This is the second Family Literacy Night event the WMU students have coordinated for the elementary school. It will take place from 6:30-7:30 p.m. at El Sol, 604 W. Vine St., in Kalamazoo. "Literacy nights like this promote a shared awareness of the importance of reading,” said Dr. Paul Babladelis, principal at El Sol.  “These nights are family events that most often include parents,  students, and siblings. The event provides a shared experience that is reinforced later by reading in the home." El Sol Elementary is dedicated to bilingual education using a two-way immersion program: half of the school day’s instruction is in English, and the other half is in Spanish.

Students from WMU’s English course, Language and Literacy in the Multilingual Classroom, have been planning the Family Literacy Nights for El Sol. The class is led by Dr. Karen Vocke. Some of the activities planned include storytelling, mural drawing, and puppet making. The WMU students also coordinated a book drive throughout the community, and the donations will be given to families at the Literacy Night event. "Here at El Sol Elementary we are trying to develop a college-going 
culture. The partnership with WMU is important because it creates a bridge from the school and the home to the university,” Babladelis said. “Elementary students and their families interact with college 
students and learn more about what it takes to be successful in college, including the development of strong literacy skills."

For more information: Dr. Karen Vocke, 387-2601; Dr. Paul Babladelis, 337-0230

Sunday, November 29, 2009

Alicia Ostriker Reads on December 2


















Alicia Ostriker, a poet and critic, has published eleven volumes of poetry, including The Volcano Sequence and No Heaven. Her most recent prose book is Dancing at the Devil’s Party: Essays on Poetry, Politics, and the Erotic. Her poetry has appeared in The New Yorker, American Poetry Review, The Atlantic, Paris Review, Ontario Review, The Nation, and many other journals and anthologies. Twice a National Book Award finalist, she has also received awards from the Poetry Society of America, the San Francisco Poetry Center, and the Paterson Poetry Center, among others. Ostriker lives in Princeton, is Professor emerita of English at Rutgers University, and currently teaches in the low-residency Poetry MFA program of New England College.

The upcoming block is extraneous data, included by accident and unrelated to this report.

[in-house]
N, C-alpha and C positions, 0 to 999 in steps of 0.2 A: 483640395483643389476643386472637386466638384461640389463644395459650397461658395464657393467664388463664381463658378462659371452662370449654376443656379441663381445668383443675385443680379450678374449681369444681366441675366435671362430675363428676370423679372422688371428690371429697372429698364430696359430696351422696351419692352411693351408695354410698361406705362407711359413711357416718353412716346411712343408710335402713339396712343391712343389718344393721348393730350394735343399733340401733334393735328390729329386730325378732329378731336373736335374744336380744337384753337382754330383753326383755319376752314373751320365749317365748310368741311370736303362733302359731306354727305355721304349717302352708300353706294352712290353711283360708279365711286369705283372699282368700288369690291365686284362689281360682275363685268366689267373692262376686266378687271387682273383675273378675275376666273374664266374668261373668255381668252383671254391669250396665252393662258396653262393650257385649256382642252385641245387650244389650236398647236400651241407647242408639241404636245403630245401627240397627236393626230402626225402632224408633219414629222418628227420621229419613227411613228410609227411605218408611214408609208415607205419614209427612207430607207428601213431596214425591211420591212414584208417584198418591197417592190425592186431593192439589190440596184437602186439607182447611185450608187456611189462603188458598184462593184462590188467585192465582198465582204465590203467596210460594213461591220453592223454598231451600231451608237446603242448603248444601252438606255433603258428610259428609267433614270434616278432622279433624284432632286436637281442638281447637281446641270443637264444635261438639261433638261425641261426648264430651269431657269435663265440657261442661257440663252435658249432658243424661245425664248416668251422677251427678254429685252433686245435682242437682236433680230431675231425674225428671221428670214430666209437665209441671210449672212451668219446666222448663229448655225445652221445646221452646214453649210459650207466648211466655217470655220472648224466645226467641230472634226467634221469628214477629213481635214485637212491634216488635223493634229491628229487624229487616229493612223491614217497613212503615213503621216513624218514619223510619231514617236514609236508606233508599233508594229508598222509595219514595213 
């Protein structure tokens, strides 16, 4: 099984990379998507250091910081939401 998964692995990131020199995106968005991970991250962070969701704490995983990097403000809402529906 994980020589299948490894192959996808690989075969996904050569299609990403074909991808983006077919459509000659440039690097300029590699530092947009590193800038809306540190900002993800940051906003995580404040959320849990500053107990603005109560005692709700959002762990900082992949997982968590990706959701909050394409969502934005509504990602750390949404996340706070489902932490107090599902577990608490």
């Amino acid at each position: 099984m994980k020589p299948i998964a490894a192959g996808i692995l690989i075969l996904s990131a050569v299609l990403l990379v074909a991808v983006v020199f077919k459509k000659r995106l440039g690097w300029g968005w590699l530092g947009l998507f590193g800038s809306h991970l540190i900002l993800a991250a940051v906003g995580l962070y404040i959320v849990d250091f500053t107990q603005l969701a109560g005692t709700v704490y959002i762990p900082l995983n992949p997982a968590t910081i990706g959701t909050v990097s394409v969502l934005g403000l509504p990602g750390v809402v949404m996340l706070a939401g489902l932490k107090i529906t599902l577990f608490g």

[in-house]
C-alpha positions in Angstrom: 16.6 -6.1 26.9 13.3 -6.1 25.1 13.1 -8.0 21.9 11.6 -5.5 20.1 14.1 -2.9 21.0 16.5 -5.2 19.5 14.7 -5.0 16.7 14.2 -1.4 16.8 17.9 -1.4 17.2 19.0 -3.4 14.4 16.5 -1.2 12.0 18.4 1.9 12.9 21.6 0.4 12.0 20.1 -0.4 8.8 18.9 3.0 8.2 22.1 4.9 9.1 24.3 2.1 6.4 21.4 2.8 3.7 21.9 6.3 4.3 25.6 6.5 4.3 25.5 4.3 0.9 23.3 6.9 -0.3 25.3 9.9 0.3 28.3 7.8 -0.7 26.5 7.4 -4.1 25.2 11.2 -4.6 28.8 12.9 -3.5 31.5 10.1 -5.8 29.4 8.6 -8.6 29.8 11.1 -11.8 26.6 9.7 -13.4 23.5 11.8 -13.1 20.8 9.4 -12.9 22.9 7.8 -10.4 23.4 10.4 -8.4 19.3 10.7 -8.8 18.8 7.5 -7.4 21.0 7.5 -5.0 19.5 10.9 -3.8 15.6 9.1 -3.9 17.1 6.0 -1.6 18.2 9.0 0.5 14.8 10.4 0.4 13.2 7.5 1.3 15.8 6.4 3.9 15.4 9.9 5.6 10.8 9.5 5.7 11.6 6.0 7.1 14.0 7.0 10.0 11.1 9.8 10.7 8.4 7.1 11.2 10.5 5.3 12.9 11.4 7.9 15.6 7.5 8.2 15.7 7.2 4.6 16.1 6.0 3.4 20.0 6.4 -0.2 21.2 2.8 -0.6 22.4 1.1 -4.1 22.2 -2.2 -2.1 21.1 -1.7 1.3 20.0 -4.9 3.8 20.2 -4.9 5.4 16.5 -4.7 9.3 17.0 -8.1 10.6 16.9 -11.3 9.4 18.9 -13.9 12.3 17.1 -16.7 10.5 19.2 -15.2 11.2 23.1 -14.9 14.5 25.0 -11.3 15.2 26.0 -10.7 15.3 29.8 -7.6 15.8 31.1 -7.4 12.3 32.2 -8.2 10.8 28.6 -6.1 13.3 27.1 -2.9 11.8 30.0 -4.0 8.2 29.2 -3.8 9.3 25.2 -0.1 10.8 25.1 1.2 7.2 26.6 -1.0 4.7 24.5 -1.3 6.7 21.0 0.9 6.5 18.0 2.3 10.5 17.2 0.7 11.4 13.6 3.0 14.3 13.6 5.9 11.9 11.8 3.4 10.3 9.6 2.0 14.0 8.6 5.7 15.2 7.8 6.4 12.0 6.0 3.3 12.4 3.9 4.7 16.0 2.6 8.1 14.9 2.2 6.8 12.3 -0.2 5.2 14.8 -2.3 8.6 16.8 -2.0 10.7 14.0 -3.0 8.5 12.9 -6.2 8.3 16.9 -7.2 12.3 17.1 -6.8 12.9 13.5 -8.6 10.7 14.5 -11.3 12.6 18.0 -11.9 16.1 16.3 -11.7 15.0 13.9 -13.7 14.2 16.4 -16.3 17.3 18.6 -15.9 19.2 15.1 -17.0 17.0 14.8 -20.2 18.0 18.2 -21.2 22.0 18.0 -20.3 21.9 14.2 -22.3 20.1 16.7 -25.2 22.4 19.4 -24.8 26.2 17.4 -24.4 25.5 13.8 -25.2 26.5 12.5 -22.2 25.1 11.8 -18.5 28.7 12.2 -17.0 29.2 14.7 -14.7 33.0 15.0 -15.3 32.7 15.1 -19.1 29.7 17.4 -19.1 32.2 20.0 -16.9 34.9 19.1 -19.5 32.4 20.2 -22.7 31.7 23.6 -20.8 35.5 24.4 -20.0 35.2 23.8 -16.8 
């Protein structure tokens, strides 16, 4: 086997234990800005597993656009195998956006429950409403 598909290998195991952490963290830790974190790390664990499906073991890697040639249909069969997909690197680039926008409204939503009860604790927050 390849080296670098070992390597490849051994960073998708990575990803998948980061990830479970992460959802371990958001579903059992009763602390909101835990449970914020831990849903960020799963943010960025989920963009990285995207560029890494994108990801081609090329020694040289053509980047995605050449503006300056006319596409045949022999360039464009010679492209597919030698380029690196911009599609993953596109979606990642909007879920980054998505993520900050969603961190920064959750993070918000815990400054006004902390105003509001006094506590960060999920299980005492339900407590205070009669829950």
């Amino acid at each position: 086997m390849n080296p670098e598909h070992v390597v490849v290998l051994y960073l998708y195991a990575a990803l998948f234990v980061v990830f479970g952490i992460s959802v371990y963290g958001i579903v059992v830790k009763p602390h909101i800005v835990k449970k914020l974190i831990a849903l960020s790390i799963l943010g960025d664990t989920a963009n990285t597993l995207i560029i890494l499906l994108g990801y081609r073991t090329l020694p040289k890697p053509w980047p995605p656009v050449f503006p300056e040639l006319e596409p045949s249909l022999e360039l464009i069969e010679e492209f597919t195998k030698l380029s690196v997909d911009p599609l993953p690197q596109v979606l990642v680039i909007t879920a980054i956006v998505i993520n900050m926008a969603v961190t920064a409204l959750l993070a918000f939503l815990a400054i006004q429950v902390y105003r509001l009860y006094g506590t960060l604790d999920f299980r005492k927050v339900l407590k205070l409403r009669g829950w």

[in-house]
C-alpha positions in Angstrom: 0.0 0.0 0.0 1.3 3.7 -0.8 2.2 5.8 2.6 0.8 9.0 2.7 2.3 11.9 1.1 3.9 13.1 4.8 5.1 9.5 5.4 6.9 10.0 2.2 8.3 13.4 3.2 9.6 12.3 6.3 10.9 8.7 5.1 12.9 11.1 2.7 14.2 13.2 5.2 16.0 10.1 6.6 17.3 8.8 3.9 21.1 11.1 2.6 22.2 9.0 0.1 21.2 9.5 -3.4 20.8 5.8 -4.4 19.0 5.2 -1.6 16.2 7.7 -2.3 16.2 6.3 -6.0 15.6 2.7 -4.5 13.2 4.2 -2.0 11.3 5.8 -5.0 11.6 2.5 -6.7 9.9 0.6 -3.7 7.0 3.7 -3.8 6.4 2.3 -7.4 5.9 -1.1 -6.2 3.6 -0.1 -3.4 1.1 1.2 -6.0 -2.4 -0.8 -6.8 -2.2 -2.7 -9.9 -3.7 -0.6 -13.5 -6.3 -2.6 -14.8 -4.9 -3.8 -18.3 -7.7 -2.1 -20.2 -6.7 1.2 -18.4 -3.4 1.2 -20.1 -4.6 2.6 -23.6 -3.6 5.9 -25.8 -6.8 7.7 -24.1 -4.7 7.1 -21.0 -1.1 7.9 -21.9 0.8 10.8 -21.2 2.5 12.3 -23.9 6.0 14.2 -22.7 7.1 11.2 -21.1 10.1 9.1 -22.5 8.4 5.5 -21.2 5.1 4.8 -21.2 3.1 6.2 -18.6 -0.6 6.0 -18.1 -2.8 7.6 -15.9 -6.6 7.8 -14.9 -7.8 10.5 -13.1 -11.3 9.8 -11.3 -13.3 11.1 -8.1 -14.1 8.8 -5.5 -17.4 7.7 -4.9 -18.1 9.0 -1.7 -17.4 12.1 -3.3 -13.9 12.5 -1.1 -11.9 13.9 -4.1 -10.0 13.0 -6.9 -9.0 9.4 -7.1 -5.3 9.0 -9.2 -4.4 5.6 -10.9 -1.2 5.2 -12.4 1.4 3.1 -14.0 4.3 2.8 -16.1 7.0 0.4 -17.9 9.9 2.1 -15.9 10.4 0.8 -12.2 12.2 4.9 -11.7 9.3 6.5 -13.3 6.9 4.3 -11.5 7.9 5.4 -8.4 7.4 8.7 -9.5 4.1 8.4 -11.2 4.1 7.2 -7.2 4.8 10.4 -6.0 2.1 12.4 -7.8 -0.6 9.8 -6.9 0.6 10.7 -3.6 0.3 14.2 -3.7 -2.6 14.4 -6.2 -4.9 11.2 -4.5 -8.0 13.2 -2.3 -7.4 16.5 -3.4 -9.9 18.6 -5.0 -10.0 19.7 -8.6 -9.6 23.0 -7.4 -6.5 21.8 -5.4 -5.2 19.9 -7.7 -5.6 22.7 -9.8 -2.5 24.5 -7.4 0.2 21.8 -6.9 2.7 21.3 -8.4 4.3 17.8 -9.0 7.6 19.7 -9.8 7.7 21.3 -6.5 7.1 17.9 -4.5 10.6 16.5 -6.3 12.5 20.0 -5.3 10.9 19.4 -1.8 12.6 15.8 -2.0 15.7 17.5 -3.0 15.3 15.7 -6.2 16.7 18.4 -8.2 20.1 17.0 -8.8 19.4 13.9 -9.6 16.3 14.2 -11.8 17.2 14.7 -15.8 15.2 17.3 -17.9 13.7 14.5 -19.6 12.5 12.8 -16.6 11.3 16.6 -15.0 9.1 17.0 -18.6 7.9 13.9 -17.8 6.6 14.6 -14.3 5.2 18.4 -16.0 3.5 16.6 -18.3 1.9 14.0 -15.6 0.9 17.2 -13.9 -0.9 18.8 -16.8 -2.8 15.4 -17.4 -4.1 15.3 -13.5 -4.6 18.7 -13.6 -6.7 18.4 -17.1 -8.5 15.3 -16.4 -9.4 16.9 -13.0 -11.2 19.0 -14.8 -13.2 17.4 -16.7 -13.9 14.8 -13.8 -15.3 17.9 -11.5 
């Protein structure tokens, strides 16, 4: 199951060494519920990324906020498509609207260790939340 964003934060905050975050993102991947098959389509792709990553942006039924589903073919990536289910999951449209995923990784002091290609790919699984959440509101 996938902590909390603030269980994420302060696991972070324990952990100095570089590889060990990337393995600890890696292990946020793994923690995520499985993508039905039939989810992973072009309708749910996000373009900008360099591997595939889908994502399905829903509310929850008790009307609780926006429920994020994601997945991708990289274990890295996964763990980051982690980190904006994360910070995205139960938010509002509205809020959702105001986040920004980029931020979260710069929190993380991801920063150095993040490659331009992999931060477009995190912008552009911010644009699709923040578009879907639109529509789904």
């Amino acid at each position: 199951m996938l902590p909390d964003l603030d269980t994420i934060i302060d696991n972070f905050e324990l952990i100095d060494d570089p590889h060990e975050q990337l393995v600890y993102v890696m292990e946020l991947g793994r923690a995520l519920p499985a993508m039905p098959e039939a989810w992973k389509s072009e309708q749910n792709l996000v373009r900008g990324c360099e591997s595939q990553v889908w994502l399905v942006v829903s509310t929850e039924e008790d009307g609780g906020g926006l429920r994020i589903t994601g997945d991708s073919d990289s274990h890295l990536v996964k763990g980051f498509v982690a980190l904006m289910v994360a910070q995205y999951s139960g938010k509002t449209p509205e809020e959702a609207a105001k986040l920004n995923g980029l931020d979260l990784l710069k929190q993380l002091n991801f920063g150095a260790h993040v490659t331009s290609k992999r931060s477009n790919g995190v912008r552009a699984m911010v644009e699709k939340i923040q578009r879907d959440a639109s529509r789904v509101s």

Thursday, November 19, 2009

KBAC "Poets in Print" Reading Saturday

You are invited to join us for the Poets in Print Reading Series at the KBAC, Saturday, Nov. 21, 7:00 - 9:00 p.m.

Poets Karyna McGlynn, James Shea and Nate Slawson present readings from their work on Saturday, November 21, at the Kalamazoo Book Arts Center. Broadsides featuring the poet's work will be created by KBAC artists Katie Platte, Jeff Rybicki, and Vicki VanAmeyden. The broadsides and other works by the poets will be available during the event for sale and signing. Broadsides from other "Poets in Print" events and other book arts creations are also available for sale.

Karyna McGlynn earned her MFA from University of Michigan, where she received the Zell Postgraduate Fellowship in Poetry and a Hopwood Award. Her first book, I Have to Go Back to 1994 and Kill a Girl, won the 2008 Kathryn A. Morton Prize in Poetry and is forthcoming from Sarabande Books. Recent chapbooks include Scorpionica (New Michigan Press, 2007) and Alabama Steve (Destructible Heart Press, 2008). Her poems have appeared in Fence, Gulf Coast, Willow Springs, Indiana Review, Denver Quarterly, Verse Daily, Octopus, CutBank, and Ninth Letter. She currently teaches at Concordia University Texas in Austin, where she lives with multimedia artist Adam Theriault.

James Shea is the author of Star in the Eye, selected for the 2008 Fence Modern Poets Series and named as a Favorite Book of 2008 by the Chicago Sun-Times. A graduate of the Iowa Writers' Workshop, he has published poems in various journals, including American Letters and Commentary, Boston Review, Crazyhorse, jubilat, The Canary, and Verse. He is currently a Visiting Assistant Professor in the poetry program at Columbia College Chicago.

Nate Slawson edits the online magazine dear camera and designs books for Cinematheque Press. He is the author of the chapbook a mixtape called zooey deschanel (Line4, 2009), and his work has appeared or is forthcoming in Copper Nickel, H_NGM_N, diode, Typo, Forklift, Ohio, Cannibal, DIAGRAM, and other places. He lives in Chicago.

This event is free and refreshments are served. Doors open at 6:30.